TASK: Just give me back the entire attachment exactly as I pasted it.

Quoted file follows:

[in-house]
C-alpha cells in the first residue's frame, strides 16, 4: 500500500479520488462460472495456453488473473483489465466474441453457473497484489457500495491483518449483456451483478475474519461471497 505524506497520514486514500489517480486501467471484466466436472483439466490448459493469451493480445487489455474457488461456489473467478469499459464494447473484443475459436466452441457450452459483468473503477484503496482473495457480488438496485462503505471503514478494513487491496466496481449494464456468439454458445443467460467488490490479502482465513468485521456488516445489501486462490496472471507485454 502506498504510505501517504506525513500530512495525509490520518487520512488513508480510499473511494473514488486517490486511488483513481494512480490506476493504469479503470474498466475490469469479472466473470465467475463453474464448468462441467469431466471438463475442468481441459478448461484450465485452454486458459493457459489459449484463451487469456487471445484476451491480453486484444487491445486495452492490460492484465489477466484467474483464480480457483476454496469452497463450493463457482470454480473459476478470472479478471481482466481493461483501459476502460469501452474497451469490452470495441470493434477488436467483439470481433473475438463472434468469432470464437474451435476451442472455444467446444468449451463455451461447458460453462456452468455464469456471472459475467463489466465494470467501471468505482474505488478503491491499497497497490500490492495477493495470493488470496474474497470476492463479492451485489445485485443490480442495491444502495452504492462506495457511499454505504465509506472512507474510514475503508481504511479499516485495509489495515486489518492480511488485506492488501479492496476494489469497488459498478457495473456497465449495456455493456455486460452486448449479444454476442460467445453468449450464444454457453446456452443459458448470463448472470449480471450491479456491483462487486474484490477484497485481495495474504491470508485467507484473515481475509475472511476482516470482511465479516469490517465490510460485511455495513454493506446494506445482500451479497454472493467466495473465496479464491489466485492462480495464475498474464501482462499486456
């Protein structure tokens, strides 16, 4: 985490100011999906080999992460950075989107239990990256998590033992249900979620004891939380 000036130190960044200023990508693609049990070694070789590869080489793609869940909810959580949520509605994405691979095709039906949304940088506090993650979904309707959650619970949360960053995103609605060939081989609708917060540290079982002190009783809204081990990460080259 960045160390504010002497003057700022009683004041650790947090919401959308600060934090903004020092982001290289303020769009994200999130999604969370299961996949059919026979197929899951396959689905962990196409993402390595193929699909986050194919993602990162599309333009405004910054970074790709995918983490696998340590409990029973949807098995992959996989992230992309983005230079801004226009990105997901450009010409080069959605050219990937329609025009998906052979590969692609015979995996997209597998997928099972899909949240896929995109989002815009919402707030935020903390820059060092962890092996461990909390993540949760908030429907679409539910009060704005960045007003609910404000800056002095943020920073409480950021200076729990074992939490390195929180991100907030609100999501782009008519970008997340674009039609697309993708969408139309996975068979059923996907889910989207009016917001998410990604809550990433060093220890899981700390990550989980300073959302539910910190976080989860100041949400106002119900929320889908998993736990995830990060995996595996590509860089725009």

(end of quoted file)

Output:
[in-house]
C-alpha cells in the first residue's frame, strides 16, 4: 500500500479520488462460472495456453488473473483489465466474441453457473497484489457500495491483518449483456451483478475474519461471497 505524506497520514486514500489517480486501467471484466466436472483439466490448459493469451493480445487489455474457488461456489473467478469499459464494447473484443475459436466452441457450452459483468473503477484503496482473495457480488438496485462503505471503514478494513487491496466496481449494464456468439454458445443467460467488490490479502482465513468485521456488516445489501486462490496472471507485454 502506498504510505501517504506525513500530512495525509490520518487520512488513508480510499473511494473514488486517490486511488483513481494512480490506476493504469479503470474498466475490469469479472466473470465467475463453474464448468462441467469431466471438463475442468481441459478448461484450465485452454486458459493457459489459449484463451487469456487471445484476451491480453486484444487491445486495452492490460492484465489477466484467474483464480480457483476454496469452497463450493463457482470454480473459476478470472479478471481482466481493461483501459476502460469501452474497451469490452470495441470493434477488436467483439470481433473475438463472434468469432470464437474451435476451442472455444467446444468449451463455451461447458460453462456452468455464469456471472459475467463489466465494470467501471468505482474505488478503491491499497497497490500490492495477493495470493488470496474474497470476492463479492451485489445485485443490480442495491444502495452504492462506495457511499454505504465509506472512507474510514475503508481504511479499516485495509489495515486489518492480511488485506492488501479492496476494489469497488459498478457495473456497465449495456455493456455486460452486448449479444454476442460467445453468449450464444454457453446456452443459458448470463448472470449480471450491479456491483462487486474484490477484497485481495495474504491470508485467507484473515481475509475472511476482516470482511465479516469490517465490510460485511455495513454493506446494506445482500451479497454472493467466495473465496479464491489466485492462480495464475498474464501482462499486456
């Protein structure tokens, strides 16, 4: 985490100011999906080999992460950075989107239990990256998590033992249900979620004891939380 000036130190960044200023990508693609049990070694070789590869080489793609869940909810959580949520509605994405691979095709039906949304940088506090993650979904309707959650619970949360960053995103609605060939081989609708917060540290079982002190009783809204081990990460080259 960045160390504010002497003057700022009683004041650790947090919401959308600060934090903004020092982001290289303020769009994200999130999604969370299961996949059919026979197929899951396959689905962990196409993402390595193929699909986050194919993602990162599309333009405004910054970074790709995918983490696998340590409990029973949807098995992959996989992230992309983005230079801004226009990105997901450009010409080069959605050219990937329609025009998906052979590969692609015979995996997209597998997928099972899909949240896929995109989002815009919402707030935020903390820059060092962890092996461990909390993540949760908030429907679409539910009060704005960045007003609910404000800056002095943020920073409480950021200076729990074992939490390195929180991100907030609100999501782009008519970008997340674009039609697309993708969408139309996975068979059923996907889910989207009016917001998410990604809550990433060093220890899981700390990550989980300073959302539910910190976080989860100041949400106002119900929320889908998993736990995830990060995996595996590509860089725009």